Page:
I waited to see if any of that made sense or mattered to him.

It didn't.

And that's when he moved on me.

He wound up on the floor - his leg twisted unnaturally beneath him - with me placing him into an extraordinarily compromising position. There was some startled screaming involved, but he was okay. I didn't hurt him and I didn't get hurt. In fact, he wanted me to do it again. I told him we were both "lucky," and that I was not an amusement park ride. We all got back to training. Turns out it might have actually been a good thing for him. We shook hands later and I invited him to come back.

This guy was a decent fellow - albeit hard headed - and he wanted to make sure that this stuff "worked." He wanted it "proven" to him. But here's the problem: How would he ever know? Because whatever is "proven," he will remain unaware. As a newbie, he's in no position to understand the difference between someone overcoming him because they are bigger, stronger, or faster, or they truly have martial ability. This guy can't tell the difference. All he knows is he got his ass handed to him. That is the standard by which he's judging the moment. He doesn't know "good" technique, from "bad," because he hardly knows "technique."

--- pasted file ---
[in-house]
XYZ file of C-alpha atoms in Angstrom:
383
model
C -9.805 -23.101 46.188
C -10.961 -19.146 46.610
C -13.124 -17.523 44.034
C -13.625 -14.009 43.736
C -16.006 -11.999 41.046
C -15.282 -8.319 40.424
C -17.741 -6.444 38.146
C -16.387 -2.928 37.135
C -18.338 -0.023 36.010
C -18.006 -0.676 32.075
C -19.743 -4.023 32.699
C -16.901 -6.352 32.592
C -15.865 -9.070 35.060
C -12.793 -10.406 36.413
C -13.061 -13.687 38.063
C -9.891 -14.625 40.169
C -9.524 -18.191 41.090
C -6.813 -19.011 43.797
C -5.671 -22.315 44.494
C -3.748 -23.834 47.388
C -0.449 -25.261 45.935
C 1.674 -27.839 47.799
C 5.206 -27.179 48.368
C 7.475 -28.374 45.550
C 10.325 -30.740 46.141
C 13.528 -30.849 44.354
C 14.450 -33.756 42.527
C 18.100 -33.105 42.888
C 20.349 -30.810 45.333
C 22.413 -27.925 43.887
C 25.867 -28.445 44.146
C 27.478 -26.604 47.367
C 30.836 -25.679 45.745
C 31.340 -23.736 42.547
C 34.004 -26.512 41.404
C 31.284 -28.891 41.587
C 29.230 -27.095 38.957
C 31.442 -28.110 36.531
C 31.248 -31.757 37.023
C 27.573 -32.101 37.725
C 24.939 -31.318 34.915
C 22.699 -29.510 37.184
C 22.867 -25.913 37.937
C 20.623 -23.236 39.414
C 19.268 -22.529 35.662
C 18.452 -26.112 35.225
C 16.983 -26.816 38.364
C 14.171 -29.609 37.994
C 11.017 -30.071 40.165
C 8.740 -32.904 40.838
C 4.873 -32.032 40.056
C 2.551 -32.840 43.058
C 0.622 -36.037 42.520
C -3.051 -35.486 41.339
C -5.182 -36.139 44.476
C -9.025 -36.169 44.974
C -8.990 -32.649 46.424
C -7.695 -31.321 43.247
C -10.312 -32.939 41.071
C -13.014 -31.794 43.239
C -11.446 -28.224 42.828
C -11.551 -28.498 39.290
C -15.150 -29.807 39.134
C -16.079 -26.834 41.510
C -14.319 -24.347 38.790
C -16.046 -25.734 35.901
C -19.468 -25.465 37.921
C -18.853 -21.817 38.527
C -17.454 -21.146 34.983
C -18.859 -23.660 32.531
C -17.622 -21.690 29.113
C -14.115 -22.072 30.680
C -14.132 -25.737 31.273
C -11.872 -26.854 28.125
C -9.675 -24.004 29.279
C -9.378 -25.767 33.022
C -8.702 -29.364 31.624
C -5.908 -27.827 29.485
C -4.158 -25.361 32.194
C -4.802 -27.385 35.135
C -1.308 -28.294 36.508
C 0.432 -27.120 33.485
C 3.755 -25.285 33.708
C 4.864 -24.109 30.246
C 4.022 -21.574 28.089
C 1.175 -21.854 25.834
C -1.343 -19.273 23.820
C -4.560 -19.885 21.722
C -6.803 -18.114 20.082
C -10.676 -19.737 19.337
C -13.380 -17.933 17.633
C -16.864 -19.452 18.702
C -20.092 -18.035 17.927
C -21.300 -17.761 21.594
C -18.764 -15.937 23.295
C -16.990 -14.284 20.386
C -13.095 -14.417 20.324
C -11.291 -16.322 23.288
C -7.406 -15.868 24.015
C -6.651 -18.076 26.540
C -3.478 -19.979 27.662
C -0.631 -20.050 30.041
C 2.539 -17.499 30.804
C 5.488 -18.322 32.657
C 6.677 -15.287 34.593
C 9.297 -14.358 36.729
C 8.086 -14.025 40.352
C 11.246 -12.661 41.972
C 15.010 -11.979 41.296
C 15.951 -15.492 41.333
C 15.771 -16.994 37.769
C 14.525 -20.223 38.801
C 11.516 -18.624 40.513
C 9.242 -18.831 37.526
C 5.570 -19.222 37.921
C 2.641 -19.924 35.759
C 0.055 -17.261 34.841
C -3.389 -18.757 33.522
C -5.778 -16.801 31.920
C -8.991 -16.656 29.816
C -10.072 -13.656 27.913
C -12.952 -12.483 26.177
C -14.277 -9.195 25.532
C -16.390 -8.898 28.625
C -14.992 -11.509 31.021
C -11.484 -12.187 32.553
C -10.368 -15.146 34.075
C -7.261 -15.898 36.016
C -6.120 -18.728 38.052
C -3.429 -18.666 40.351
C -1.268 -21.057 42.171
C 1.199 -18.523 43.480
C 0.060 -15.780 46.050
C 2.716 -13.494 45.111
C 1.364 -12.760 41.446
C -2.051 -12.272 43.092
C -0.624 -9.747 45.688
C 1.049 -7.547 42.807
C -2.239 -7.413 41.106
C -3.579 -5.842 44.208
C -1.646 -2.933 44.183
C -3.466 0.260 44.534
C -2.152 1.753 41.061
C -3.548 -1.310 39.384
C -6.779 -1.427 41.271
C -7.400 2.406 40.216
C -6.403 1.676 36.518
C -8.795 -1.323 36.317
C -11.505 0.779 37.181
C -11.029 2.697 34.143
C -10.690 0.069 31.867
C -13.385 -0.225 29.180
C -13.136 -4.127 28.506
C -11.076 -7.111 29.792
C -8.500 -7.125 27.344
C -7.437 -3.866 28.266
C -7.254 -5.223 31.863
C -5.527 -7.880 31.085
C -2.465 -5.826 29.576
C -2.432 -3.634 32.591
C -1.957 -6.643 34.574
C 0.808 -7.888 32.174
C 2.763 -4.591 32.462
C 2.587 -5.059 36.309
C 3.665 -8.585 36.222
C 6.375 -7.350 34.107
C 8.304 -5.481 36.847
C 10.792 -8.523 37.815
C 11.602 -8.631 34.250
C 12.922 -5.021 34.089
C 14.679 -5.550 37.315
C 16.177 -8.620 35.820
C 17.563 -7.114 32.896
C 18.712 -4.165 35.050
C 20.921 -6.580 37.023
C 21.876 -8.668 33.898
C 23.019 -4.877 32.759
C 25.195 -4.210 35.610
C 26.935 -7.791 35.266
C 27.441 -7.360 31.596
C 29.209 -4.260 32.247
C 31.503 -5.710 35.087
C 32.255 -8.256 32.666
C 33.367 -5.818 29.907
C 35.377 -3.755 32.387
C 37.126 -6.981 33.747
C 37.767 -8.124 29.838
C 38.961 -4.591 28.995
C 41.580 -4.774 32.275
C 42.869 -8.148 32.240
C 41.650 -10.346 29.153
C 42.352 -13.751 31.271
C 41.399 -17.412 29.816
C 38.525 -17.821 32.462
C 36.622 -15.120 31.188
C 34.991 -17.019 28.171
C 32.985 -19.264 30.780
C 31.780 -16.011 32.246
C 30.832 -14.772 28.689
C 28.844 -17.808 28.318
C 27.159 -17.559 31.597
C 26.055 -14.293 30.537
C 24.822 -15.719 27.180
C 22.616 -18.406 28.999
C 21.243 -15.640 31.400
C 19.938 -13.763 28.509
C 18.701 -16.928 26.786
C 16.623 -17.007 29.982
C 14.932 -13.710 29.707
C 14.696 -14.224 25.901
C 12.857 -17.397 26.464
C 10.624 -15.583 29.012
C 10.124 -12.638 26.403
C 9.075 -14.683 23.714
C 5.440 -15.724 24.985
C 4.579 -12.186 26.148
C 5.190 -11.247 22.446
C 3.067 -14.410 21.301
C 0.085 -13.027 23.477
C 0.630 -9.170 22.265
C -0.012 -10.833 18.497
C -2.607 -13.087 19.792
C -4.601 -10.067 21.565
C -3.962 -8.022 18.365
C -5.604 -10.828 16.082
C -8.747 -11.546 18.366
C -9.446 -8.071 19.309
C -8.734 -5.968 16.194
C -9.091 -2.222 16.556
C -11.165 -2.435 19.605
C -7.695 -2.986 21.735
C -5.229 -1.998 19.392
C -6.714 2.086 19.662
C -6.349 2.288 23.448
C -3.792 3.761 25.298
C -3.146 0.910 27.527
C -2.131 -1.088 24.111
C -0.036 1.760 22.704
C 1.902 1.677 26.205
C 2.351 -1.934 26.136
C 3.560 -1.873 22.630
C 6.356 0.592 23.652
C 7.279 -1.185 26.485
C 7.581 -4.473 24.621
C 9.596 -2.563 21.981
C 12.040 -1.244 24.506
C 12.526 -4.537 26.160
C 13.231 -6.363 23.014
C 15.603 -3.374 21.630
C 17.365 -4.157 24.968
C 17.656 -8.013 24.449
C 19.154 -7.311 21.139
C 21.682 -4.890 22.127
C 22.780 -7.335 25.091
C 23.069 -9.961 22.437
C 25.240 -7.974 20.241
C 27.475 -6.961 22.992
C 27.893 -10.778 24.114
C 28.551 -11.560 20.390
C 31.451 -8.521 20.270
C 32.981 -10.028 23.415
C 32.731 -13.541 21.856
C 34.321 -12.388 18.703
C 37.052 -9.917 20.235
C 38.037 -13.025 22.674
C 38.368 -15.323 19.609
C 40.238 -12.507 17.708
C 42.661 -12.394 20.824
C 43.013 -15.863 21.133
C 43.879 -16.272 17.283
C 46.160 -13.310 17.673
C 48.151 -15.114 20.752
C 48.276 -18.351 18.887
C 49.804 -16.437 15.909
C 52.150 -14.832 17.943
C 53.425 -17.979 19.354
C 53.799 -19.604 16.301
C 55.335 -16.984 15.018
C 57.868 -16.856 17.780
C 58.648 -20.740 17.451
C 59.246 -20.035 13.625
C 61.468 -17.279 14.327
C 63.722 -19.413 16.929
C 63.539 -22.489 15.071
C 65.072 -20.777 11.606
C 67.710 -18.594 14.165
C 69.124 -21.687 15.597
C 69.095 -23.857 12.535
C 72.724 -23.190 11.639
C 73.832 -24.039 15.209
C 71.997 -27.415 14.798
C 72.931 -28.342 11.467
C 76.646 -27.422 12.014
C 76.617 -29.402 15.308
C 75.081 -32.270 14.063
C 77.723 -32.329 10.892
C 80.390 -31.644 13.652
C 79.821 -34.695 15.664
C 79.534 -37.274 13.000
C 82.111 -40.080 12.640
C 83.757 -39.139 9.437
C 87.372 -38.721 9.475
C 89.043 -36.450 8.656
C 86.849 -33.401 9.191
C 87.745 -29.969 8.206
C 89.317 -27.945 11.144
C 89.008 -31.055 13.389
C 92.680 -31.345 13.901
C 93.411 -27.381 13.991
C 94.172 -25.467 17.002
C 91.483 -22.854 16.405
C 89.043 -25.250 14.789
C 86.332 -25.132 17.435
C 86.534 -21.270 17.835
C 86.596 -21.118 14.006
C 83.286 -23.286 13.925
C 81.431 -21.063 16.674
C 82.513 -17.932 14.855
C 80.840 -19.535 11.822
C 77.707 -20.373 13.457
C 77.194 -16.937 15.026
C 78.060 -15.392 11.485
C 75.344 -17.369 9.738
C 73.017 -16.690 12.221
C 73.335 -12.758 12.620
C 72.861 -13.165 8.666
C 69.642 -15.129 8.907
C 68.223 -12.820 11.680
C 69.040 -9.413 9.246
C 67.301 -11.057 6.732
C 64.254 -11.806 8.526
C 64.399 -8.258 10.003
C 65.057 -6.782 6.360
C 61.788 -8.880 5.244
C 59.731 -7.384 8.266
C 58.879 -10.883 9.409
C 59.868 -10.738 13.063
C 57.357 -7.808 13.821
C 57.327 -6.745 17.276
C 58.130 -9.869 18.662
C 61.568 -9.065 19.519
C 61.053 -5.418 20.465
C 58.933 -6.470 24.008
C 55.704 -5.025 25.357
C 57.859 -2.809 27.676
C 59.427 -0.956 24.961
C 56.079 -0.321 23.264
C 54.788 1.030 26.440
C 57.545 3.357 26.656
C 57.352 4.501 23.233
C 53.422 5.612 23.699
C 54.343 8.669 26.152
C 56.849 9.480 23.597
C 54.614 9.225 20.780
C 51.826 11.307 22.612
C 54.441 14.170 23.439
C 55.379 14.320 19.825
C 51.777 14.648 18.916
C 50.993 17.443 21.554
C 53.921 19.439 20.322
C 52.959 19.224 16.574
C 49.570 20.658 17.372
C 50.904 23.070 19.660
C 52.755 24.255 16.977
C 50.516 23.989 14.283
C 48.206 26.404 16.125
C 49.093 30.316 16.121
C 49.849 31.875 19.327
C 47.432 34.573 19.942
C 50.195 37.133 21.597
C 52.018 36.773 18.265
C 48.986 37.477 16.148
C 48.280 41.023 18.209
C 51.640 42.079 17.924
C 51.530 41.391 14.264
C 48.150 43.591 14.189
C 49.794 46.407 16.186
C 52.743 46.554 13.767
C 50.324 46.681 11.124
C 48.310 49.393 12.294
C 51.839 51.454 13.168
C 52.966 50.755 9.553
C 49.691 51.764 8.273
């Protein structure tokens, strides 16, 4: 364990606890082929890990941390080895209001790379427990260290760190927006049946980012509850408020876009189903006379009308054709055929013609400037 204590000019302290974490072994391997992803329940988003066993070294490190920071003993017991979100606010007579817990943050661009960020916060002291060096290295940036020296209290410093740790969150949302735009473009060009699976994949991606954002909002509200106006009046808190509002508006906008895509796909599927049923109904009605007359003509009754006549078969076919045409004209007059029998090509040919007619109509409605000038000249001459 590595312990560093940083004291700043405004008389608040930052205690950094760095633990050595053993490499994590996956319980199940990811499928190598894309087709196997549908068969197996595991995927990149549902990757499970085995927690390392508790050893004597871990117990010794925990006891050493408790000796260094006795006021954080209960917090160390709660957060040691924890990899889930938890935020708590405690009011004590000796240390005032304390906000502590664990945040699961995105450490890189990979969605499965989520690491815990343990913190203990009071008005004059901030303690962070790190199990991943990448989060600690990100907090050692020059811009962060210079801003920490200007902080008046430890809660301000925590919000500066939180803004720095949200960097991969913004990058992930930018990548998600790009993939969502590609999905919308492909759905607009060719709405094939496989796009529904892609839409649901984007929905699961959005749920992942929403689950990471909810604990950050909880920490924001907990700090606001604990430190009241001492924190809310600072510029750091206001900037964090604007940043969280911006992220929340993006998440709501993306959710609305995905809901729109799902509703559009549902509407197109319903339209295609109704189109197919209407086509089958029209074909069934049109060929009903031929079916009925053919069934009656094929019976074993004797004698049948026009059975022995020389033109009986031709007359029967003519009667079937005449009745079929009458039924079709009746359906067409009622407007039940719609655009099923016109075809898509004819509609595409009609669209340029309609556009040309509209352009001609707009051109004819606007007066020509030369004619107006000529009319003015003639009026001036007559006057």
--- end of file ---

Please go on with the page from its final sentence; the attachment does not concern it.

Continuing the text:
There is so much screeching on the internet about "resistance" in training. Interesting. The term is often undefined. Do they mean "dueling?" An MMA match? This is unclear. There is a real difference between "resistance" and "obstinance." 

Resistance comes from the mere fact that we should be honest. My honesty is such that if you don't get out of the way, you are going to get cracked. If you provide me an opening, I'll take it, to show you, at the very least, you have an opening. If your movement fails against me, it fails - I will not give in simply because it's your turn. This means I'm not going to act like a moron and allow you take wild advantage of me or let you injure me. I will attack as would attack, not as some generic opponent might be expected to.

Honesty is its own best form of resistance. But this doesn't mean dueling. The training requires a natural back-and-forth-ness, in which we engage willingly with our partner. Otherwise it becomes very difficult to improve by habituating better habits because you are hardly given the chance to habit-form.